This failure was also shaped in part by TCOP’s vulnerability, not to soft forms of Marxism (as the letter’s fringe critics charged), but to the anti-anticommunism prevalent in prominent American political circles in the post-Vietnam period. But Catholic anti-anticommunism (which was widespread in the American Church’s opinion elite in the early 1980s) itself bespoke the lack of a firm hold on the Catholic concept of “peace” as the tranquility of order, a dynamic tranquility to be achieved through the right-ordering of legal and political relations within and among nations and peoples. Tranquillitas ordinis and “democratic centralism” of the Marxist-Leninist sort are (and were) antinomies. A failure to grasp the full import of the former led to a lack of sufficient attention to the moral and political character of the problem posed by the latter. And thus TCOP misapprehended—perhaps better, TCOP failed to prepare much of the Church to grasp—the key to the latter’s demise.
Thanks be to God, the “threat of nuclear war” has been dramatically diminished over the past decade. But that has happened, not because of the kinds of “arms control” that TCOP seemed to favor, but because the Revolution of 1989 in central and eastern Europe and the New Russian Revolution of 1991 made real arms reduction possible: because the Revolution of 1989 and the New Russian Revolution put into place regimes with which serious peacemaking could be done. Conversely, and reinforcing the same point along the via negativa, where the threat of nuclear war exists today it does so because of the nature of the regimes that possess nuclear weapons and other weapons of mass destruction. No Frenchman loses sleep because of the British nuclear force; but many people in Seoul, Tokyo, and Tel Aviv are justifiably concerned about a nuclear-armed Kim Il-Sung or Saddam Hussein.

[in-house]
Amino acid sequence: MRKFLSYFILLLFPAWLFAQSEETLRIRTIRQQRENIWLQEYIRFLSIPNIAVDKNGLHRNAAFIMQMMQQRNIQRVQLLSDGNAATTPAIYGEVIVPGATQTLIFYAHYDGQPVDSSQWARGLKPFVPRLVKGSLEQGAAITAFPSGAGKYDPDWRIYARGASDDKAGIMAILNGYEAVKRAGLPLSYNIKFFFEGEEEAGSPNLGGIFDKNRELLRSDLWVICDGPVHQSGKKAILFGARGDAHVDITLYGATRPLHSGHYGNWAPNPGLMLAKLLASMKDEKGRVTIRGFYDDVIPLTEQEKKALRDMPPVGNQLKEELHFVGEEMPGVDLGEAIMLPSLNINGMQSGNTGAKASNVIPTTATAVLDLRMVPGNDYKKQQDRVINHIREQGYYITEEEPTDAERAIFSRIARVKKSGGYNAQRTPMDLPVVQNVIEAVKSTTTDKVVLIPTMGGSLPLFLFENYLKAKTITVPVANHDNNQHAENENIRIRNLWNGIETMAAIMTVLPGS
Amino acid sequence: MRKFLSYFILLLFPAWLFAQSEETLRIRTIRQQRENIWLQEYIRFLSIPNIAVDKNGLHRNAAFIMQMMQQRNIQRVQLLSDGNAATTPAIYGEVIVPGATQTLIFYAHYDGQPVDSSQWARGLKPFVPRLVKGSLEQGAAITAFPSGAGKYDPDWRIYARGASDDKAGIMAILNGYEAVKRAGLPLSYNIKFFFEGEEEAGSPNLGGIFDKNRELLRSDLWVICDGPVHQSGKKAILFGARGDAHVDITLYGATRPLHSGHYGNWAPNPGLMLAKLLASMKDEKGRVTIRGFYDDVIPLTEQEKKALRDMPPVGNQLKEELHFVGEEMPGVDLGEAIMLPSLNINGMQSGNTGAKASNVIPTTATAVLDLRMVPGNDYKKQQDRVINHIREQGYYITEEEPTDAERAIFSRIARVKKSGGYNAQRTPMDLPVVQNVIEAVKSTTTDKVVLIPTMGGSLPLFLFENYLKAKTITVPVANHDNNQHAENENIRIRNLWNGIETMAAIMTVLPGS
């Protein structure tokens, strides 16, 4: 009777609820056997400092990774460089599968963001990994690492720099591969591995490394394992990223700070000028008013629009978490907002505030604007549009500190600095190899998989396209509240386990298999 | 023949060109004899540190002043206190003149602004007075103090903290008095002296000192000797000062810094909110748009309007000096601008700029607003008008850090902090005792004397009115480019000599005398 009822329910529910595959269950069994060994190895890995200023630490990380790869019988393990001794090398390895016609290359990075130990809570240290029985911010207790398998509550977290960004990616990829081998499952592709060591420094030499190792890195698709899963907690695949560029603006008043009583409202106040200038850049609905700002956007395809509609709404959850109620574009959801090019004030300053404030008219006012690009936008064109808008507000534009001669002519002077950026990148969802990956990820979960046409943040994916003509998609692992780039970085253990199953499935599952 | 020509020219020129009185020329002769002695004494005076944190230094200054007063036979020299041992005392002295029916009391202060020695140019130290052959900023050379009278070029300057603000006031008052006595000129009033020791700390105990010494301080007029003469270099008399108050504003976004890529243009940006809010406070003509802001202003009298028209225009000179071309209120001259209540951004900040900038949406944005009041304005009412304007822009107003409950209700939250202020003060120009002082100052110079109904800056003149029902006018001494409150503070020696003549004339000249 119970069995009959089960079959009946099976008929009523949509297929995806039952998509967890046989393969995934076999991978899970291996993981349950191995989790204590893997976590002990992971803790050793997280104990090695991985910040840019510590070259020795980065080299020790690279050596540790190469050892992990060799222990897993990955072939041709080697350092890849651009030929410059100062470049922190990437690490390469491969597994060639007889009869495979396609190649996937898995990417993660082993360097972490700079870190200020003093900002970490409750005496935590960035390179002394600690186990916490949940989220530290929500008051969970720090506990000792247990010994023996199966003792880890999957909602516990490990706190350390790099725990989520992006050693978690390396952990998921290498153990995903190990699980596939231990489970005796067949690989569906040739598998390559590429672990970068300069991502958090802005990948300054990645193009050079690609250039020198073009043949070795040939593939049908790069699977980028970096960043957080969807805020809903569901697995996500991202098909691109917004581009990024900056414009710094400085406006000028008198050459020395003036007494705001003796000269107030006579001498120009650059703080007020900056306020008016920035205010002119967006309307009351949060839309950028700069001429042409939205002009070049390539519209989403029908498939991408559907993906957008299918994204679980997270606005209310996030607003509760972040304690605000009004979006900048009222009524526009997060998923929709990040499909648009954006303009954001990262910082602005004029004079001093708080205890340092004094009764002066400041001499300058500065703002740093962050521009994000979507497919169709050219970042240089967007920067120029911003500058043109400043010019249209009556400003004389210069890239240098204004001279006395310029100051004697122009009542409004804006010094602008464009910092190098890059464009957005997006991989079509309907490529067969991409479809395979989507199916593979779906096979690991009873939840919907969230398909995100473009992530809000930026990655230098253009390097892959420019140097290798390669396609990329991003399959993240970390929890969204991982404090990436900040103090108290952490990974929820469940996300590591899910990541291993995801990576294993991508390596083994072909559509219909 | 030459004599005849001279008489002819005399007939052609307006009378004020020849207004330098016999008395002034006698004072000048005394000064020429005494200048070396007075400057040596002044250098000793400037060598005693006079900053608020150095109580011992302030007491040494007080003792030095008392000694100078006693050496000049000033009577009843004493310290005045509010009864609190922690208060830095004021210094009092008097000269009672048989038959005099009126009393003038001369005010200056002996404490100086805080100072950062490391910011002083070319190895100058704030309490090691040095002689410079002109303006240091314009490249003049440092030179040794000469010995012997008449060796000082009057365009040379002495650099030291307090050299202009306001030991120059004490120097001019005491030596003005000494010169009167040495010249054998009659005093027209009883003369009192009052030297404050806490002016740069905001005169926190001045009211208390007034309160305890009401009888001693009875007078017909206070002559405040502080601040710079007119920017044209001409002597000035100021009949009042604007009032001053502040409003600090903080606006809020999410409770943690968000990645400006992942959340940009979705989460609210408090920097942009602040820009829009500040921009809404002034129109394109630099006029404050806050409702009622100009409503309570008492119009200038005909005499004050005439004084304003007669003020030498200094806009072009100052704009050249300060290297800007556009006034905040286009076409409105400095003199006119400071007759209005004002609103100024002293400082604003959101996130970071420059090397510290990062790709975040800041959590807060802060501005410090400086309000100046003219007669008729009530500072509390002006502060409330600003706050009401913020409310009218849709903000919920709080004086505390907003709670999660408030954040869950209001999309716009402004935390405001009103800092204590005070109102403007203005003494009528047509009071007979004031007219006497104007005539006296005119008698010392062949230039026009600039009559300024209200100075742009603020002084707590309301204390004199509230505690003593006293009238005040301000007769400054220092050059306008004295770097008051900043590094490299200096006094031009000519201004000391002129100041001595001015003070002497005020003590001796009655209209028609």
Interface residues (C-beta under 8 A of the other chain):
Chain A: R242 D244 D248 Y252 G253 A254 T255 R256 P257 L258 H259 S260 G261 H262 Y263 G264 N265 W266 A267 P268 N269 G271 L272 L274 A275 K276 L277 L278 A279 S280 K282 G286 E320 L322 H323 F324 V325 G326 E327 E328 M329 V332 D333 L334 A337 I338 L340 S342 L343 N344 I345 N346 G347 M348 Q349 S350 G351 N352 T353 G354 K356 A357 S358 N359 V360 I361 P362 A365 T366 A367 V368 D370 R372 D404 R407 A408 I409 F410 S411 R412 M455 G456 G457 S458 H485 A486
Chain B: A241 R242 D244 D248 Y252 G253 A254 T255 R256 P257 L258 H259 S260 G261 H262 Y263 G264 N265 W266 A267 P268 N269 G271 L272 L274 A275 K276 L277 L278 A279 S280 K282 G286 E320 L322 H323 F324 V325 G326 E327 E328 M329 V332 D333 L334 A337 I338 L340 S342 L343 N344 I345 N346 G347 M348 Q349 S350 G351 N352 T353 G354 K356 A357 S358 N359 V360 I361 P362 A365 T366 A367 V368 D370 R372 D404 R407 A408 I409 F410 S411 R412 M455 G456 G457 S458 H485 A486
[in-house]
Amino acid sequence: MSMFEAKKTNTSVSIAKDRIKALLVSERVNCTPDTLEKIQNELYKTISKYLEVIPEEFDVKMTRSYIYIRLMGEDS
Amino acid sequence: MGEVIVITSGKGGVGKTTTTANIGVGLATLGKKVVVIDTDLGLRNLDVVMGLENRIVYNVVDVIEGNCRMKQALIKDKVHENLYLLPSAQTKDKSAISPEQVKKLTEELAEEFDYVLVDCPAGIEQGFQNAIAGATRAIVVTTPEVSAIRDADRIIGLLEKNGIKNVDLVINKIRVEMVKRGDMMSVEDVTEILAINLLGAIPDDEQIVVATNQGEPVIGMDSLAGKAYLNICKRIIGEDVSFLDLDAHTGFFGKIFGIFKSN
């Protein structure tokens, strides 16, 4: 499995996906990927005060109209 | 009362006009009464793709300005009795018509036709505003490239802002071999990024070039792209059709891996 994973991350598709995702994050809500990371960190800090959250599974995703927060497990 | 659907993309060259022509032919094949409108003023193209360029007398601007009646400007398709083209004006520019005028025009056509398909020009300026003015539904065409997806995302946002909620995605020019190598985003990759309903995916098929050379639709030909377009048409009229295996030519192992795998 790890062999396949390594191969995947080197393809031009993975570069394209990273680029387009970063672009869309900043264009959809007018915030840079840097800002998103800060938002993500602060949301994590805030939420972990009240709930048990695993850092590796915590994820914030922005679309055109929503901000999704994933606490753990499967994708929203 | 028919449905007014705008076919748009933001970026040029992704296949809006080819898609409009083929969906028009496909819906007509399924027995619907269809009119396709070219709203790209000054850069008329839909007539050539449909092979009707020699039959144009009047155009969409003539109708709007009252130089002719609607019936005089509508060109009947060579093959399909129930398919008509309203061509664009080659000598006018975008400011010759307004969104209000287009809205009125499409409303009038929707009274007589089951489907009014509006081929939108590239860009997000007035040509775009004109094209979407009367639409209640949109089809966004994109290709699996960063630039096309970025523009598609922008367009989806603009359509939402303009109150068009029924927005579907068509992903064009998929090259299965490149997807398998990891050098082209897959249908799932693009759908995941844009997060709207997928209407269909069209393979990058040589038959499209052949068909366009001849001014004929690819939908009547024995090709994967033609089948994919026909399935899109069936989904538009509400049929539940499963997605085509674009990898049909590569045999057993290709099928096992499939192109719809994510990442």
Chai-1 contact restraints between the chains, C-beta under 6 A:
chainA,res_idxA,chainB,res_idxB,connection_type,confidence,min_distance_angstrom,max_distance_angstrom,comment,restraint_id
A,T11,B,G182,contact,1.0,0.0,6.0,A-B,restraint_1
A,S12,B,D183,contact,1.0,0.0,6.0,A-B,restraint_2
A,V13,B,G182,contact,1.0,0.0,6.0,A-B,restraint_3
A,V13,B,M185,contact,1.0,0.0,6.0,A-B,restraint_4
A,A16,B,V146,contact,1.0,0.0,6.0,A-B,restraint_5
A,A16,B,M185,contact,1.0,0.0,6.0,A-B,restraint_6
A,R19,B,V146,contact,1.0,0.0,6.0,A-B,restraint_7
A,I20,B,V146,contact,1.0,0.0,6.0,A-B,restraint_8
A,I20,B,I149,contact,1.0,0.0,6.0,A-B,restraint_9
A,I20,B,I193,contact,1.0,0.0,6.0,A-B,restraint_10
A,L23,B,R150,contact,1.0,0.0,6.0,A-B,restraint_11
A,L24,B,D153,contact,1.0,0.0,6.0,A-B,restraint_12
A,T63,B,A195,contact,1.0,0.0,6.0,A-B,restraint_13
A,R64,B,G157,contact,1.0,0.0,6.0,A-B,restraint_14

The classic Catholic concept of peace, with its emphasis on politics and law as the worldly alternatives to mass violence or its threat in the adjudication of international conflict, should have predisposed the bishops’ conference to grasp this central “regime” factor in Cold War-era peacemaking, and should have provided a prophylactic against the temptation to regard nuclear weapons as a kind of independent variable in world affairs. That TCOP did not make that factor clear should serve as a cautionary tale about this committee’s work.
Let me emphasize that I begin my testimony with this retrospective critique, not to score debating points or to say “I told you so,” but to underline my abiding conviction that the Church best speaks to the world of public affairs when it speaks as Church, out of the font of classic wisdom of which it is the unique bearer. To speak as Church does not mean that we ignore or meanly deprecate the worlds of strategic and political analysis. It means that we read, ponder, and adopt or reject that worldly wisdom through a very distinctive analytic lens.
George Weigel is Distinguished Senior Fellow of the Ethics and Public Policy Center in Washington, D.C. and holds EPPC’s William E. Simon Chair in Catholic Studies.